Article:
By Ciara Linnane, MarketWatch
Canopy's better-than-expected revenue overshadowed one issue that will weigh in future quarters
Canopy Growth Corp.'s U.S.-listed shares rose Monday, extending gains made Friday after the Canadian cannabis company surprised investors with better-than-expected earnings.
The stock (WEED.T) (WEED.T) was up 1.6% and was outperforming rivals after the company beat revenue estimates in its fiscal third quarter. The Friday report sparked a rally across the sector (had lost steam by Monday as the broader indexes were hit by a warning from Apple Inc ( ) ( the coronavirus that has sickened thousands of people in China would hurt second-quarter earnings.
The Dow Jones Industrial Average was last down 0.7%, while the S&P 500 was down 0.4%.
But not all analysts were bullish on Canopy on Monday, with MKM analyst Bill Kirk highlighting an issue that was overshadowed by Friday's headline numbers: inventory. Since the end of 2017, Canopy has grown 115,000 more kilograms of cannabis than it has sold, he said.
Don't miss:Why Canopy Growth's sales grew as Aurora Cannabis struggled to sell more weed ()
"On an annual basis, the entire Canadian legal market is 180,000kgs (run rate), suggesting Canopy carries >50% of industry wide needs for the year (some may be CBD inventory in U.S.)," Kirk wrote in a note to clients. "Assuming Canopy ceased all growing operations AND maintained current market share, it would take 2.5 years to sell this product in Canada."
Adding to the gloom, Canopy indicated that its current inventory levels may not have peaked, suggesting it has a lot of product that consumers just don't want.
"We expect large write-downs/destruction/price concessions," said Kirk. "Canopy doesn't want to participate in price competition, but to unlock cash from this inventory balance, they may have no choice. Net sales growth is unlikely to accelerate enough to match current production levels, so facility closures are also necessary."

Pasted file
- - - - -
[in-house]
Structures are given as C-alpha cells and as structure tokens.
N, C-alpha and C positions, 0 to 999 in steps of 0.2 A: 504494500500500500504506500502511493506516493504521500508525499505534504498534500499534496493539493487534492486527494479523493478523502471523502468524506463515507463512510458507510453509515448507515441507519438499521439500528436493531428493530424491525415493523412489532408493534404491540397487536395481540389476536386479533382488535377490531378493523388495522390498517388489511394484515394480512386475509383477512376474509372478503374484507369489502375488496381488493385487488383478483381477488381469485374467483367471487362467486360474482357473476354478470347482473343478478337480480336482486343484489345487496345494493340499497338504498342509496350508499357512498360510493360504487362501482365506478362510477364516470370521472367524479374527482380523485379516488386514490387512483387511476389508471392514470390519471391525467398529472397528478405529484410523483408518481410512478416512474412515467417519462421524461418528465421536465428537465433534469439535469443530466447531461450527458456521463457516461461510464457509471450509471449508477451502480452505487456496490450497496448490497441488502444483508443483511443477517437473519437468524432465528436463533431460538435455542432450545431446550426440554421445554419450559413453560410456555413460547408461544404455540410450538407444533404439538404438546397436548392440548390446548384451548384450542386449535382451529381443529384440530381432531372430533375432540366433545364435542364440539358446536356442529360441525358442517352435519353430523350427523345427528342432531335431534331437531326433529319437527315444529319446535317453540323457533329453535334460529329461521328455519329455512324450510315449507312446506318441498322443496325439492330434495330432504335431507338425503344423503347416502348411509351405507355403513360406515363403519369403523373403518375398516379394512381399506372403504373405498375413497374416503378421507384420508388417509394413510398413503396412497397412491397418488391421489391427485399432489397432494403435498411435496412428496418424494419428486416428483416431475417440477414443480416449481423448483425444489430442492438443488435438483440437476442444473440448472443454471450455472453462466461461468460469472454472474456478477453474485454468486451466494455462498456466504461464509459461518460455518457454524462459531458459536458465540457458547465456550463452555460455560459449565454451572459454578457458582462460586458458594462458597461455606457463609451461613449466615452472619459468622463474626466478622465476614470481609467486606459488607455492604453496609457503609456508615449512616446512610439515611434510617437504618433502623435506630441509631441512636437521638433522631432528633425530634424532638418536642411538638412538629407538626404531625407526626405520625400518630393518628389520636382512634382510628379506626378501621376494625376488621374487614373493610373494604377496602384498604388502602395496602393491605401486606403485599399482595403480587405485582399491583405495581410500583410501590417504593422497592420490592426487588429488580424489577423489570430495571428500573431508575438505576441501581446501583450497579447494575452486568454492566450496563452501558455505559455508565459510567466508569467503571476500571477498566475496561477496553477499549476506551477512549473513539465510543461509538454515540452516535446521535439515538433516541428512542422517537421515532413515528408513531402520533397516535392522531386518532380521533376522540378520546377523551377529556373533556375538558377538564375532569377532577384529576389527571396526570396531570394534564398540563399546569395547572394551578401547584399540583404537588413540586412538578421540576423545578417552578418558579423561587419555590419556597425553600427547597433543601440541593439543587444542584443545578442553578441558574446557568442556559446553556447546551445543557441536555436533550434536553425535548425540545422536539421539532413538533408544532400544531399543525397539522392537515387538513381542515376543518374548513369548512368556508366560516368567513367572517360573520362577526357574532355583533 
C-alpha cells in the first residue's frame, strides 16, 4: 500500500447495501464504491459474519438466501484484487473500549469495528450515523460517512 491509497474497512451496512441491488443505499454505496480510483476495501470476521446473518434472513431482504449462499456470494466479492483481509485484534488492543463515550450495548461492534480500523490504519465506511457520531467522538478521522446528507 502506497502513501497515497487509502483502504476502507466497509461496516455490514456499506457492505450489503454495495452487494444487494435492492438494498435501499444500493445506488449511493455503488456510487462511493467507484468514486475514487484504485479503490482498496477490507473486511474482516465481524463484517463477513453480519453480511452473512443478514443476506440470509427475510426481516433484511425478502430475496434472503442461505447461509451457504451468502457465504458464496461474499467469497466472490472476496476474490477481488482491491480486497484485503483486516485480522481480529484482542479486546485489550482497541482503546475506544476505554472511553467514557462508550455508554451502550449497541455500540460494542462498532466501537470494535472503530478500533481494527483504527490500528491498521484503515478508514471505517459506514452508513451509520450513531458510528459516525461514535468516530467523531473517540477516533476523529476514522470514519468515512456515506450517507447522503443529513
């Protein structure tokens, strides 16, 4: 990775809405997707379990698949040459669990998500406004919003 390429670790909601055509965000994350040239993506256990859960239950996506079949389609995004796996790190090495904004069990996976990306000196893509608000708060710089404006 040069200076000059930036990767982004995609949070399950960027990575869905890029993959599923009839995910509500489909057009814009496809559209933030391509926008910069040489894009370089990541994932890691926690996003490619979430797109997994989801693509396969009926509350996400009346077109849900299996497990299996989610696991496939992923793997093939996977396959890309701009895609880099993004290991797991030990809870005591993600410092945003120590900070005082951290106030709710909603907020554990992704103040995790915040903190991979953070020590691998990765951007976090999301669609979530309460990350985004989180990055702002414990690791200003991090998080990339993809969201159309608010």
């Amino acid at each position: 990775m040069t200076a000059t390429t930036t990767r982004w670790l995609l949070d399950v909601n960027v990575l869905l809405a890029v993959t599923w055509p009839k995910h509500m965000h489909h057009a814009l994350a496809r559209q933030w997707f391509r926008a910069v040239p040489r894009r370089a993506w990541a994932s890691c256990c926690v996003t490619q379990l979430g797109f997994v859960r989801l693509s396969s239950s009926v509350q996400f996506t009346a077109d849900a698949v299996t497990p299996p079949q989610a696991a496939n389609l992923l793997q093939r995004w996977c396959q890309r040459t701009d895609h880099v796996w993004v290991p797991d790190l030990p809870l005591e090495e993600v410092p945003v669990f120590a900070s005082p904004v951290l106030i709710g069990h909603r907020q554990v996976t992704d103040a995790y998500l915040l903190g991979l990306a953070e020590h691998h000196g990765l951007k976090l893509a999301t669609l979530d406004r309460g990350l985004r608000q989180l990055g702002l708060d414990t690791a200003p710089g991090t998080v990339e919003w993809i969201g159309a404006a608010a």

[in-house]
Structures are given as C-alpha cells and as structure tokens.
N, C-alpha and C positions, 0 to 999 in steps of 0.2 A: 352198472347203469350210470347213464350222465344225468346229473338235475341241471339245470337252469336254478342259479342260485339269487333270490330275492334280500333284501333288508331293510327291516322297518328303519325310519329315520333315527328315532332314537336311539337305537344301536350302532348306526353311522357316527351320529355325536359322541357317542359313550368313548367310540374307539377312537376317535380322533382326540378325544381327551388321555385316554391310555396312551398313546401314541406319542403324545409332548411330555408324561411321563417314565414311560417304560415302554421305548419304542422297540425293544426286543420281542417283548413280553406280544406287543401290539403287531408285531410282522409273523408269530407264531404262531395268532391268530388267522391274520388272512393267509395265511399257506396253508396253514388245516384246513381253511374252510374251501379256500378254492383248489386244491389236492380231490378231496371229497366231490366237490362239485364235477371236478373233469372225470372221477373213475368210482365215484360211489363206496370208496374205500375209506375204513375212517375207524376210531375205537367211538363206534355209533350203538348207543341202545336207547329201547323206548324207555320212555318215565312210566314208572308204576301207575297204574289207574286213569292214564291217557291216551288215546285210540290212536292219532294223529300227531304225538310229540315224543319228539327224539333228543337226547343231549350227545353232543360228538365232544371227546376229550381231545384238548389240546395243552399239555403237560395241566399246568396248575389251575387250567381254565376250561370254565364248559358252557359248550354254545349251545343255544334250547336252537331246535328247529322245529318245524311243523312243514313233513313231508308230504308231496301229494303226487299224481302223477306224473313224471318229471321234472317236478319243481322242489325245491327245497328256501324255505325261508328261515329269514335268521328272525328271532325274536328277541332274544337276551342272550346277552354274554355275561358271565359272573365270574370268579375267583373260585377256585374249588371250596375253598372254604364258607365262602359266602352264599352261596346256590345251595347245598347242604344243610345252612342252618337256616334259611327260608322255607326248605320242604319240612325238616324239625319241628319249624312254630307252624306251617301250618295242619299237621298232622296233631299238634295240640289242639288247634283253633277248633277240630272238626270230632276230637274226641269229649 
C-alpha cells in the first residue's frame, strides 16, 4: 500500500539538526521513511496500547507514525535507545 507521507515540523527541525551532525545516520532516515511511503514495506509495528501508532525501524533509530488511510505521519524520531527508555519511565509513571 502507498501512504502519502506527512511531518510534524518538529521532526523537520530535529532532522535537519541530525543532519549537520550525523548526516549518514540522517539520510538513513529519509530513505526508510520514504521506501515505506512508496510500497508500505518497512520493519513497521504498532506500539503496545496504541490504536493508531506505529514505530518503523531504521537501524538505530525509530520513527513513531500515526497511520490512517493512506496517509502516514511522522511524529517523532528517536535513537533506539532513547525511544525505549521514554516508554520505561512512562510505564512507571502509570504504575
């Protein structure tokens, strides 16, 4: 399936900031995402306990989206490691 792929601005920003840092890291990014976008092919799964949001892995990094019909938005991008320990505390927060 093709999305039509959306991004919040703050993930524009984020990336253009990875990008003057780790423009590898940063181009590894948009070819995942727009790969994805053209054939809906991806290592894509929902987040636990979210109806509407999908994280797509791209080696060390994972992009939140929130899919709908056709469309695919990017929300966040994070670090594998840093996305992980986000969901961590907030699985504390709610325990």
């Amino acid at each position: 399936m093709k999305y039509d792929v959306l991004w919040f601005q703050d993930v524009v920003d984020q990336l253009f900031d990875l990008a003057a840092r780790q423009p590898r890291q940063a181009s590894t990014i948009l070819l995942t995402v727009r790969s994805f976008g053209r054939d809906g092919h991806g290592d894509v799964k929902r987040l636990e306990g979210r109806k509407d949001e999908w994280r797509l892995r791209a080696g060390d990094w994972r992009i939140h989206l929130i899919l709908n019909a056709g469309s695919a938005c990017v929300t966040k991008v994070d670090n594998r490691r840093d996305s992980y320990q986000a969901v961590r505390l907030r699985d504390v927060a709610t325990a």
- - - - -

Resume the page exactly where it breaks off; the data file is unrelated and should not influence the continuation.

Kirk rates Canopy as neutral and lowered his fair value estimate for the stock to C$21 ($15.84) from C$23.
Read now:Why Canopy Growth's sales grew as Aurora Cannabis struggled to sell more weed ()
Aurora Cannabis shares (ACB.T) (ACB.T) were up 2.7%. The company posted a more than C$1 billion loss last week, although the news was expected after it unveiled an overhaul of management and operations (week earlier.
British Columbia Investment Management purchased 1.2 million Aurora shares in the fourth quarter, according to a filing with the Securities and Exchange Commission, () raising its total by year-end to 1.4 million shares.
Read:From cash to ash: Pot companies have just months to live on average, study finds ()
But the other big licensed producers were lower, led by Cronos (CRON.T), down 1.2%, Aphria (APHA.T) (APHA.T) down 0.9% and Tilray (TLRY) down 0.8%. Organigram (OGI.T) was up 1.7% and Hexo (HEXO.T) (HEXO.T) was down 3.3%.
The ETFMG Alternative Harvest ETF (MJ) was down 0.4%, while the Horizons Marijuana Life Sciences ETF was down 0.7%.
Cannabis Watch: For all of MarketWatch's coverage of cannabis companies:Click here ()
-Ciara Linnane; 415-439-6400; AskNewswires@dowjones.com
(END) Dow Jones Newswires
February 19, 2020 07:20 ET (12:20 GMT)
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